Guest Editorial: Week of 5/6/19

Ron Craig

Crime Prevention Corner

What to do—and not do – if you are involved in a crash

There have been three incidents in Wood County over the past 18 months in which someone has been involved in a vehicle crash, and then was killed as a pedestrian because the person got out of the vehicle and was struck by another vehicle.
Last summer, a person was struck and killed on the on-ramp to I-475 from State Rt. 25 in Perrysburg after he exited his vehicle, and last November another person was killed on I-75 at the turnpike near Perrysburg during a snowstorm when that person was involved in a minor crash and exited the vehicle to check for damage.
Less than two months ago, a third person was killed as a pedestrian on I-75 near State Rt. 582 south of Perrysburg
It is human nature to want to exit a vehicle to check the damage to your car or truck. Remember, however, the extent of the damage is not going to change whether or not you visually check it.
The chances that you can be struck by another vehicle if you get out of your vehicle also dramatically increase if it is dark or there is some other reason for reduced visibility, such as rain, snow, ice, or fog.
Keep in mind most of the information in this article also applies if your vehicle becomes disabled.
First, make sure you and your vehicle are in a safe place. If your vehicle has come to a stop in or very close to the roadway, move it to the edge as soon as possible if it will run. Activate your vehicle’s four-way flashers and keep your seatbelts on as you wait for the first responders and other assistance to arrive.
If you are unable to move your vehicle off the roadway, keep a very close eye on traffic so you may prepare yourself for another impact if another vehicle is unable to stop in time.
If the situation involves a crash, check yourself and any other occupants of your vehicle for possible injuries as this is a priority. Even if you’re not sure someone may be hurt, you should call 9-1-1 to get EMS, fire personnel, and law enforcement authorities headed your way. If you can communicate to those in any other vehicle involved in the crash without getting out of your vehicle, check to see if there are any injuries to those people.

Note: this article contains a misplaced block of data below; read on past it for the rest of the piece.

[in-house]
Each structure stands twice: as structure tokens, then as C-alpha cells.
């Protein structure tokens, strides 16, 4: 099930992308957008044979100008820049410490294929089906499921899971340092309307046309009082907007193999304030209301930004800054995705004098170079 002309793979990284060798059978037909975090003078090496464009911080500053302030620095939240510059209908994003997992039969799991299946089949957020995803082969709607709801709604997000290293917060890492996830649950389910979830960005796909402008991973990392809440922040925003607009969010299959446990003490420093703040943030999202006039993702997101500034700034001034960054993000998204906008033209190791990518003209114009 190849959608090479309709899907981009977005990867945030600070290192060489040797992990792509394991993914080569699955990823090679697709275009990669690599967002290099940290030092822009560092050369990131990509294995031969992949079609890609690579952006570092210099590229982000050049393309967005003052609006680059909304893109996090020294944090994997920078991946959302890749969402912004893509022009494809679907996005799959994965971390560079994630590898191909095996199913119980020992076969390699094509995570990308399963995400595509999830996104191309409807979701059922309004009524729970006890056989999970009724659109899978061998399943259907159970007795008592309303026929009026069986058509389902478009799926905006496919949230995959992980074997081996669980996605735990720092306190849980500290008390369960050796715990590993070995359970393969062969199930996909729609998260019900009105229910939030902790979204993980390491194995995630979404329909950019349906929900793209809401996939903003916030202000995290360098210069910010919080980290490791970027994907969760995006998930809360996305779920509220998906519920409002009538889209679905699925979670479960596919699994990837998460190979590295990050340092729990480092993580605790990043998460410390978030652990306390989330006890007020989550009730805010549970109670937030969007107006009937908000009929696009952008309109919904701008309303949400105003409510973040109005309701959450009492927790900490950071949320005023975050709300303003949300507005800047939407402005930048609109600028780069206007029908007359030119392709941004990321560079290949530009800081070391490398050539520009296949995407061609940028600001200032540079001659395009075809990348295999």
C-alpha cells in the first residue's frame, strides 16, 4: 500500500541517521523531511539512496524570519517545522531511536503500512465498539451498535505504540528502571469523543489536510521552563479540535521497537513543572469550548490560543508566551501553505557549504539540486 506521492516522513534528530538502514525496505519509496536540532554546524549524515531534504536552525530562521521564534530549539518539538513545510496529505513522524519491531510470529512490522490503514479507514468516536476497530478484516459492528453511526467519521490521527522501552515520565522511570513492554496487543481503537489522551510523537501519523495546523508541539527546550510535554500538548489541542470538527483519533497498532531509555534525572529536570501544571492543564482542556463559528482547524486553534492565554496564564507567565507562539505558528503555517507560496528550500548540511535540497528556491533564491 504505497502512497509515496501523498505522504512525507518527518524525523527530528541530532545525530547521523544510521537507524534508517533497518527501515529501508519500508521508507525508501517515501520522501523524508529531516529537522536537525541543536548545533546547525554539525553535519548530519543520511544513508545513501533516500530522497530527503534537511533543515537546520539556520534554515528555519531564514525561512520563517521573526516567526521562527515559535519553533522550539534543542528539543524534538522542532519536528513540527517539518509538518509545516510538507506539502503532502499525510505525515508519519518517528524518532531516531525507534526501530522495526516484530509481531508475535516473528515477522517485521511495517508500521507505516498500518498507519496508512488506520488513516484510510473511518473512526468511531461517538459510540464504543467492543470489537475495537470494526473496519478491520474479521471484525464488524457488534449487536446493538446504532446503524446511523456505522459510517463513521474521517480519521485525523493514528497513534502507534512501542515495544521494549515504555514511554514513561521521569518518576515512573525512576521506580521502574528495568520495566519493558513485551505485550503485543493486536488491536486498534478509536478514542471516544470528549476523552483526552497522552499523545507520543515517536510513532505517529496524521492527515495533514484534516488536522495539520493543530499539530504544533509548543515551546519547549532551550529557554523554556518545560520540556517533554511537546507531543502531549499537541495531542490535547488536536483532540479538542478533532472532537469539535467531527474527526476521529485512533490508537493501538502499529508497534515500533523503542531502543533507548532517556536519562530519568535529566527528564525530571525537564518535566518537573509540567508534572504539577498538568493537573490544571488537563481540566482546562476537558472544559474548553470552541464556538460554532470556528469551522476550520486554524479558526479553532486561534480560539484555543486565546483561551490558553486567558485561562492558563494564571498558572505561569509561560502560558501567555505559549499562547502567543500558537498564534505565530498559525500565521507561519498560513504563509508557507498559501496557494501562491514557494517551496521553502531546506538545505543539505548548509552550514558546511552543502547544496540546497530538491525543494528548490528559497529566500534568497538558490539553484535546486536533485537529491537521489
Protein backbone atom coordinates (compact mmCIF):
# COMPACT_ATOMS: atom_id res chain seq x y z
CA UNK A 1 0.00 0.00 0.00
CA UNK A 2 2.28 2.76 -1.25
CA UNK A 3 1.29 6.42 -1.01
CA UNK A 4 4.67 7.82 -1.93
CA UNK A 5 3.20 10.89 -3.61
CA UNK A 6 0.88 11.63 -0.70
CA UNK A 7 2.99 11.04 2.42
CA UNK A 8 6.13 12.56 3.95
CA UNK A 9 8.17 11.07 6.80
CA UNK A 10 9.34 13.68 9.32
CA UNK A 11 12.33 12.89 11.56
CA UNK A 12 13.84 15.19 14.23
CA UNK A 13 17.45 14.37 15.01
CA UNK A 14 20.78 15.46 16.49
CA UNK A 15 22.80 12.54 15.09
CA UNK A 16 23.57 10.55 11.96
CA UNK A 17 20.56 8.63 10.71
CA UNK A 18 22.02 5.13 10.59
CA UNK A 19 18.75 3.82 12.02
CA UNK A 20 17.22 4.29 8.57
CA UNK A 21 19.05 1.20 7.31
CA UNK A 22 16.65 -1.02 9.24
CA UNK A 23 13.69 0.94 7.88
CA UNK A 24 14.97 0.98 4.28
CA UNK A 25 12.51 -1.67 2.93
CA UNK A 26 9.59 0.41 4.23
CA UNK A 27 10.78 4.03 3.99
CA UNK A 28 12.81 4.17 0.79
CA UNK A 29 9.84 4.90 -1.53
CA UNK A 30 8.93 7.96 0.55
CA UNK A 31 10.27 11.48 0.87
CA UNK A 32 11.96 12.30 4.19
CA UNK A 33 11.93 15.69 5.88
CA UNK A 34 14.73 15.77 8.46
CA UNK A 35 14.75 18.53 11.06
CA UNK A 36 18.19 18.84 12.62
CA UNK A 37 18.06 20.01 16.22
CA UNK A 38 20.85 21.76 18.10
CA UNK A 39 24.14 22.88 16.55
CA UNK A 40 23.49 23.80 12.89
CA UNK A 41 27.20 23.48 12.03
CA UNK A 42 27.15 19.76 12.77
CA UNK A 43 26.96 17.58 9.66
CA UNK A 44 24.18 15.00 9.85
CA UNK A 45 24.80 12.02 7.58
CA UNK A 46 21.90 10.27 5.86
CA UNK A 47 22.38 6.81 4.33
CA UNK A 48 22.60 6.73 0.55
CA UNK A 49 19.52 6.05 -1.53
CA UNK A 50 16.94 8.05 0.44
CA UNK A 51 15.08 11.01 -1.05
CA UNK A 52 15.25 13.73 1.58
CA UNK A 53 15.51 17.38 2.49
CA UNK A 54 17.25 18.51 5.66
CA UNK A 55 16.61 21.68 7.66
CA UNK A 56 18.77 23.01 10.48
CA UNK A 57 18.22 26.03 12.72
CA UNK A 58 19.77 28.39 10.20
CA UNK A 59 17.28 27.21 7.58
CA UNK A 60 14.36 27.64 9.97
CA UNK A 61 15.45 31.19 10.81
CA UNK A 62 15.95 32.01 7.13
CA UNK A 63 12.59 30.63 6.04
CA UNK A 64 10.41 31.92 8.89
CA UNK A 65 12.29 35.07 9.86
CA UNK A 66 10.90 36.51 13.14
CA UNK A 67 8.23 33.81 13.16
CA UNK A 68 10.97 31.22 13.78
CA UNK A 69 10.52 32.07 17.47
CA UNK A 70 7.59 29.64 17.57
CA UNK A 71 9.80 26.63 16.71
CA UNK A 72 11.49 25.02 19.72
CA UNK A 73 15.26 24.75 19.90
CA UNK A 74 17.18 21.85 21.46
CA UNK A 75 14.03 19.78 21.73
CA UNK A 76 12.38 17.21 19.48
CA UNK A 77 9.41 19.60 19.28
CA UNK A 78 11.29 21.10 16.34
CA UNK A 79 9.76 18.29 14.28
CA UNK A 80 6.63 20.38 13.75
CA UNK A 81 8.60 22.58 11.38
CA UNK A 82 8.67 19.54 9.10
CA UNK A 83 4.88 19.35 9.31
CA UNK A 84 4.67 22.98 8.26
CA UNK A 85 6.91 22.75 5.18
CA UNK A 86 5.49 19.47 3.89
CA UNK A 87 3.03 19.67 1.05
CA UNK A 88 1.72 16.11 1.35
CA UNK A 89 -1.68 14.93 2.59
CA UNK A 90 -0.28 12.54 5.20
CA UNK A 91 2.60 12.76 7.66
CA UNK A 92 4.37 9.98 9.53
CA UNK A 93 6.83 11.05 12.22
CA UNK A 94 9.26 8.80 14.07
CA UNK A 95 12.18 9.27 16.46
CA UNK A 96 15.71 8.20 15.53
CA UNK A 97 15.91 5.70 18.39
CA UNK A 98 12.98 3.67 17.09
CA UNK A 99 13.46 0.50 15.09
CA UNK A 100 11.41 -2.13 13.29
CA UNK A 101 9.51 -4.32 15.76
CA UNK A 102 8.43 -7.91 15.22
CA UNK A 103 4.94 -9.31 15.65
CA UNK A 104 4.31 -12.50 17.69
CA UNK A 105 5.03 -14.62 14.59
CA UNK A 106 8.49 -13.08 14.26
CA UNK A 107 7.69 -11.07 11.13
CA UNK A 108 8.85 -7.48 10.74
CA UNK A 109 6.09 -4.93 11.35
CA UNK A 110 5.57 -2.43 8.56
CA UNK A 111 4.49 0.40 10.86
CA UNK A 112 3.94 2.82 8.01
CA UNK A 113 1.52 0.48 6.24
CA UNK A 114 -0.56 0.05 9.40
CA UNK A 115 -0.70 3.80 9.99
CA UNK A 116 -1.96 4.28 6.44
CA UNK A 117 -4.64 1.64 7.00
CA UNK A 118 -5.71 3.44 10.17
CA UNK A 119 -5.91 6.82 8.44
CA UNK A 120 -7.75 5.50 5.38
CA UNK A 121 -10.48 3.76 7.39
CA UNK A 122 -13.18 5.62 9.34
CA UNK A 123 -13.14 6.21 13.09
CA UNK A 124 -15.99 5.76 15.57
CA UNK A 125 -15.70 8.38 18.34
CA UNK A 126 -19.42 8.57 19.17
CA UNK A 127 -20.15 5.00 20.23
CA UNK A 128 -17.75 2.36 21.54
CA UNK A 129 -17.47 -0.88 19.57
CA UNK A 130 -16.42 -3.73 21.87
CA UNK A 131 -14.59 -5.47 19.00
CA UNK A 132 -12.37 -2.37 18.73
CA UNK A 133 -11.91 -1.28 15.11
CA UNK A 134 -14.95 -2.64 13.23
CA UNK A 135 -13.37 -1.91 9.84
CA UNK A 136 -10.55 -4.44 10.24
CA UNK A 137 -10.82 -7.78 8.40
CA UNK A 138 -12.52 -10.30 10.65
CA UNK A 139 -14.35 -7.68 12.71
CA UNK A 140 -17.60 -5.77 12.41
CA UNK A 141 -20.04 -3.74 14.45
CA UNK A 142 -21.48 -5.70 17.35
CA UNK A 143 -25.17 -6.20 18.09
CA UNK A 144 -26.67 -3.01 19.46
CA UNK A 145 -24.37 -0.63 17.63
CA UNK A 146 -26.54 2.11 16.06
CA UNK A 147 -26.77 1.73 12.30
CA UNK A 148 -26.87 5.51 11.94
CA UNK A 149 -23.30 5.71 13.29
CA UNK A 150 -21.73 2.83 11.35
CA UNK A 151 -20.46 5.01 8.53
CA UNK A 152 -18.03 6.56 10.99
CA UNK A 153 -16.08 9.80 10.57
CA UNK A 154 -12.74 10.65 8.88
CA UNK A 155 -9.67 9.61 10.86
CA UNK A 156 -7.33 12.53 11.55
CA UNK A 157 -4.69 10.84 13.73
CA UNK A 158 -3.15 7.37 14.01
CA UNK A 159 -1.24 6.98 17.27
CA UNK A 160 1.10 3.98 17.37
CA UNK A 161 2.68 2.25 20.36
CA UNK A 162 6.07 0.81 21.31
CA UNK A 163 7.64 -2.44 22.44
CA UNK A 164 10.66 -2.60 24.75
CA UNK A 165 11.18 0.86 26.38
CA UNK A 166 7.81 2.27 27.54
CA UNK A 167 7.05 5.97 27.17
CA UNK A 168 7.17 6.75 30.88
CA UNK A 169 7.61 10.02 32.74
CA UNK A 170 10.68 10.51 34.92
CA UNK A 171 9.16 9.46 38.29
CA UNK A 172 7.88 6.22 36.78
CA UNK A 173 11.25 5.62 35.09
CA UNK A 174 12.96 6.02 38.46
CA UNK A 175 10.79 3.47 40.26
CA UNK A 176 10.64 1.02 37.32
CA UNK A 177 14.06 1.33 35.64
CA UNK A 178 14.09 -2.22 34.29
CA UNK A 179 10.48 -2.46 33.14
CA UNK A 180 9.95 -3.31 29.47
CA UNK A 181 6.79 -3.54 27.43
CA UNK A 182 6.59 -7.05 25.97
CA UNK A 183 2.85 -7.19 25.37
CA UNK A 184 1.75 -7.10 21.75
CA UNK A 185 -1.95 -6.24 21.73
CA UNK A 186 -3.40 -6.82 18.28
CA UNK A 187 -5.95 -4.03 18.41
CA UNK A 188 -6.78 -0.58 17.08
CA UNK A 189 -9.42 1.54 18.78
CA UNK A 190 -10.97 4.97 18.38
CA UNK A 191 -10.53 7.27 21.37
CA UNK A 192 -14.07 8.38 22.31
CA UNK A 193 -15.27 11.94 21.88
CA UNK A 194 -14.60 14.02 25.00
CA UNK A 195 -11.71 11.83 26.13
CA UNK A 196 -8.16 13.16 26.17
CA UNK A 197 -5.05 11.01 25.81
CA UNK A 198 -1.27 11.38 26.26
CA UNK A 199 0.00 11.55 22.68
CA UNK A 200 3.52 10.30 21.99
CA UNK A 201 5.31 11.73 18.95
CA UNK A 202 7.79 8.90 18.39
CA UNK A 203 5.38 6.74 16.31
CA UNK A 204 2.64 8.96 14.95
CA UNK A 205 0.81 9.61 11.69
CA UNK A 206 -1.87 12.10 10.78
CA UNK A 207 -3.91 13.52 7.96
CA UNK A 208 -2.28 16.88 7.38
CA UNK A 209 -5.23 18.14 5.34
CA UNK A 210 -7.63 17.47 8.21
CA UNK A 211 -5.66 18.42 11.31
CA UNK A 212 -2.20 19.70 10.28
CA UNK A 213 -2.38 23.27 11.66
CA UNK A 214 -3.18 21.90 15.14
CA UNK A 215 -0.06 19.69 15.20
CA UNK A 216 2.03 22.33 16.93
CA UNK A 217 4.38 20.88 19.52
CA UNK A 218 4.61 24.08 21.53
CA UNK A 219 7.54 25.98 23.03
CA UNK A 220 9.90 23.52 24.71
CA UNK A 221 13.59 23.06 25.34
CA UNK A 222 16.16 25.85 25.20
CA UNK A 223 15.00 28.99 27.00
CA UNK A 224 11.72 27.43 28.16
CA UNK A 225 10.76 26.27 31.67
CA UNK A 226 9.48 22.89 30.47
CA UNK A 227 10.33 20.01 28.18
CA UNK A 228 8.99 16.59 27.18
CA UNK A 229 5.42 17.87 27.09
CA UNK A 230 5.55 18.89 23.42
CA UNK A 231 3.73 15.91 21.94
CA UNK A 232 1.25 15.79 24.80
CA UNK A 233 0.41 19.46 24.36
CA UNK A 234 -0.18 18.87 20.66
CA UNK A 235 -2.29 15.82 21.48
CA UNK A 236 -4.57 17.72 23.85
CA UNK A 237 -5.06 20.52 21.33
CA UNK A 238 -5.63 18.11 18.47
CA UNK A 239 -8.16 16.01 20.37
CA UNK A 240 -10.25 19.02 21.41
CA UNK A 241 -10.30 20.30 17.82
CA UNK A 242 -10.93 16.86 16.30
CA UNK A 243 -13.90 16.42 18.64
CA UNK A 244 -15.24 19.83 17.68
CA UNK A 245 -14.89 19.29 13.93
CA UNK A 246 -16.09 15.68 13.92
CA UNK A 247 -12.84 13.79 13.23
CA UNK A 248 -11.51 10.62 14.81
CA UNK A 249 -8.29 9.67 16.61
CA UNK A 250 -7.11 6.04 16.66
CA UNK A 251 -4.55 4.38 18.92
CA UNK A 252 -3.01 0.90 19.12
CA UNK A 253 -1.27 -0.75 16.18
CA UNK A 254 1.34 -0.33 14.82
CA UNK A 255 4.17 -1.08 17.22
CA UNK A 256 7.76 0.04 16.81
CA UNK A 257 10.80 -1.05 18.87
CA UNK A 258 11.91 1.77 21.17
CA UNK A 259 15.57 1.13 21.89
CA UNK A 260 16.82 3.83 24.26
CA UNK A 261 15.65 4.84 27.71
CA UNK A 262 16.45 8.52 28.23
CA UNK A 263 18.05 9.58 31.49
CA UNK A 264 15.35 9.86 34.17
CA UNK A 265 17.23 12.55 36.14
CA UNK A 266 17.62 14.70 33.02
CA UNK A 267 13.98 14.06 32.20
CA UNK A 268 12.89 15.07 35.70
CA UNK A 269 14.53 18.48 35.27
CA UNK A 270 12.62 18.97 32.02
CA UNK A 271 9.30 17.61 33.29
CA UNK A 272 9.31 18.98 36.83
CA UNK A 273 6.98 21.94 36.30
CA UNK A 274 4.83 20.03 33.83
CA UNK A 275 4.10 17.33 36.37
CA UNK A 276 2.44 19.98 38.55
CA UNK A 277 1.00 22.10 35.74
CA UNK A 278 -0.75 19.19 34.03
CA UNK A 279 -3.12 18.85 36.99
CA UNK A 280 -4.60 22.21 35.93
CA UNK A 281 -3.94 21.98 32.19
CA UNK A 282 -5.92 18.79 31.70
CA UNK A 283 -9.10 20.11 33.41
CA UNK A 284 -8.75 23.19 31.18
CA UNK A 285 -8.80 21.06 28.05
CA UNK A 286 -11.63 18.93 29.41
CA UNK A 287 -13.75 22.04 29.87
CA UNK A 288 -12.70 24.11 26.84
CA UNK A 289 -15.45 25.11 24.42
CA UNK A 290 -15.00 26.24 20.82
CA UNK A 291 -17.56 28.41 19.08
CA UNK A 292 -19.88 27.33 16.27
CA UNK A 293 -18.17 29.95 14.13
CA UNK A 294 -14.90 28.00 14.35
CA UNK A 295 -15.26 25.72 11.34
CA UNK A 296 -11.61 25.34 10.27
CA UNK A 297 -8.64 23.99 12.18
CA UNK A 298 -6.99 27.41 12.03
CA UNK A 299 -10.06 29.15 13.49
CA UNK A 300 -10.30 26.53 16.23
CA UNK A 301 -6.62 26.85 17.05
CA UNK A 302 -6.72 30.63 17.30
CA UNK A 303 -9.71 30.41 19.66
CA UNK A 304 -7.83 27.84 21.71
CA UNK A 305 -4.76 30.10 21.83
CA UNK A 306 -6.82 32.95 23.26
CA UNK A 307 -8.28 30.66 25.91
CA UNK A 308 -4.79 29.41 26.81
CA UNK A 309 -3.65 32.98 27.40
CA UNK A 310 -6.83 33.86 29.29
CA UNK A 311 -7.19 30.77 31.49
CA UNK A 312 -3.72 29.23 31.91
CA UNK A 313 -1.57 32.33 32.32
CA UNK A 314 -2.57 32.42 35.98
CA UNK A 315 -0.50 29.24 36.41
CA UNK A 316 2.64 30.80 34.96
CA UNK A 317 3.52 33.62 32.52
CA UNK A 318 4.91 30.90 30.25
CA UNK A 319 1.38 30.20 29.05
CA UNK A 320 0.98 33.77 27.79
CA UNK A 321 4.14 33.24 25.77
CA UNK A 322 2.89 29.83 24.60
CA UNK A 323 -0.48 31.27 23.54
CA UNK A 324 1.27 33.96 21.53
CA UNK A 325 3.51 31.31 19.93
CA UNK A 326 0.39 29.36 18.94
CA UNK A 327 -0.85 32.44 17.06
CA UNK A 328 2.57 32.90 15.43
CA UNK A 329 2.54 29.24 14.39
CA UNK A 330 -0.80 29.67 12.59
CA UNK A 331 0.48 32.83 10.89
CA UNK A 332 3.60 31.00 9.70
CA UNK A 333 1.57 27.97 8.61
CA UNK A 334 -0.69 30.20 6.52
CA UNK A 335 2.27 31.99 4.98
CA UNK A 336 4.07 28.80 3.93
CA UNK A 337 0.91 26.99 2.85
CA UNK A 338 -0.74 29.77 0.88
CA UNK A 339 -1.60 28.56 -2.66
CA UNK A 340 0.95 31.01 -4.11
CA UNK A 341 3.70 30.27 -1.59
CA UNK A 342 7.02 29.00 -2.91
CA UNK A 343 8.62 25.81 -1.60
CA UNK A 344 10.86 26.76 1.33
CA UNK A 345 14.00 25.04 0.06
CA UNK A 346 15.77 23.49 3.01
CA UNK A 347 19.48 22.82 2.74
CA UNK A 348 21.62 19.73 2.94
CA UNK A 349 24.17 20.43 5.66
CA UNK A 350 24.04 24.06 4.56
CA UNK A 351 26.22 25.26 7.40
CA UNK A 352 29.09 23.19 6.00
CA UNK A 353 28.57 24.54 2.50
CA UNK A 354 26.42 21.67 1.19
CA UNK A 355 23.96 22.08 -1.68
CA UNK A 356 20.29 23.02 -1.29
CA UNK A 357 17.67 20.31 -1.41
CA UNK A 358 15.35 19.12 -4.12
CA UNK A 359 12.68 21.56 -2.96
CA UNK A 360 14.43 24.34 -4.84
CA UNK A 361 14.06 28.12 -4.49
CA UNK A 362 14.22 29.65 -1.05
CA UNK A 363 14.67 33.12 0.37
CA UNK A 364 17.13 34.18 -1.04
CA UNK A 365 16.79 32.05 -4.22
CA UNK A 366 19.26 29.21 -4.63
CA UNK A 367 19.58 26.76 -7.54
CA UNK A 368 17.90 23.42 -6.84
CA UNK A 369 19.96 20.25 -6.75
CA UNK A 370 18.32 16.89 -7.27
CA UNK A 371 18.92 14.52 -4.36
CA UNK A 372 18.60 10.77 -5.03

When the first responders arrive on scene, stay in your vehicle until they tell you to exit. They will most likely want to check you for injuries before you move, and they will assess the crash scene for safety concerns before they ask you to exit the vehicle.
When police, fire, and EMS arrive, they will ask you what happened. Fire and EMS personnel need to know this so they can ascertain “mechanism of injury” to help determine what injuries, if any, you may have incurred.
We’ve all seen the attorneys’ commercials in which they tell you not to discuss details of the crash before you contact them. This does not mean you should withhold information from first responders, including law enforcement personnel. You don’t have to admit fault to inform them of the information they need.
After you and others in your vehicle have been checked by fire and EMS personnel and you have made your first contact with law enforcement personnel, you can take the time to call a friend or relative to inform them of the incident. Let that person know what police agency is handling the crash and what hospital to which you will be transported if you are injured.
If you are not injured and are not going to be transported to a hospital, you may contact your auto insurance carrier.
Law enforcement personnel will take care of arranging for a tow truck, if one is needed. Even if you have a personal preference for a towing company, remember the officer may wish to contact another towing company that may be closer or better suited to handle the call.
One of several factors officers must take into account in a crash is to get the roadway cleared quickly to avoid causing another crash. This is one reason the officer may want to contact a particular towing company to have your vehicle removed from the scene.
It may be a good idea to take pictures of the crash scene and all vehicles involved, but it is paramount to do this in a safe manner. Never enter moving traffic for any reason.
Keeping these few safety tips in mind will allow you to avoid tragedy that could compound the situation of the initial crash or situation involving a disabled vehicle.

This article is a public service from the Crime Prevention Division of the Lake Township Police Department. Township residents may obtain further information on crime prevention and public safety topics by contacting Ron Craig, crime prevention specialist/community policing officer, at 419-481-6354.


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